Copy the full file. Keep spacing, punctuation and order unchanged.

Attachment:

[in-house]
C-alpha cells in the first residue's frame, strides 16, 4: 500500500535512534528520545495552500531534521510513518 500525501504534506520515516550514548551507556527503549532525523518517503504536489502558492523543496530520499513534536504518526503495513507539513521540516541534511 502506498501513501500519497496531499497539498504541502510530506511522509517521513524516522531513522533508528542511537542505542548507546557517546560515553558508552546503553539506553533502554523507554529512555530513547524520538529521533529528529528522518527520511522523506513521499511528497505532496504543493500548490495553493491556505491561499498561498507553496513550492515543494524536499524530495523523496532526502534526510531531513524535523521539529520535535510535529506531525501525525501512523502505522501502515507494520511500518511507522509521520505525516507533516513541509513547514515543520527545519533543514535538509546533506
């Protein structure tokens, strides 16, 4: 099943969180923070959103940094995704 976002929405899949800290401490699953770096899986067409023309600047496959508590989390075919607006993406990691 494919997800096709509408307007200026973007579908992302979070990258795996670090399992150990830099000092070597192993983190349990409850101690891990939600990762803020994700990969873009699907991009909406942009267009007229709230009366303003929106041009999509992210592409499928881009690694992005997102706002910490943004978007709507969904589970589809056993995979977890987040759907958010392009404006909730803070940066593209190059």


[in-house]
C-alpha cells in the first residue's frame, strides 16, 4: 500500500535512534528520545495552500531534521510513518 500525501504534506520515516550514548551507556527503549532525523518517503504536489502558492523543496530520499513534536504518526503495513507539513521540516541534511 502506498501513501500519497496531499497539498504541502510530506511522509517521513524516522531513522533508528542511537542505542548507546557517546560515553558508552546503553539506553533502554523507554529512555530513547524520538529521533529528529528522518527520511522523506513521499511528497505532496504543493500548490495553493491556505491561499498561498507553496513550492515543494524536499524530495523523496532526502534526510531531513524535523521539529520535535510535529506531525501525525501512523502505522501502515507494520511500518511507522509521520505525516507533516513541509513547514515543520527545519533543514535538509546533506
């Protein structure tokens, strides 16, 4: 099943969180923070959103940094995704 976002929405899949800290401490699953770096899986067409023309600047496959508590989390075919607006993406990691 494919997800096709509408307007200026973007579908992302979070990258795996670090399992150990830099000092070597192993983190349990409850101690891990939600990762803020994700990969873009699907991009909406942009267009007229709230009366303003929106041009999509992210592409499928881009690694992005997102706002910490943004978007709507969904589970589809056993995979977890987040759907958010392009404006909730803070940066593209190059």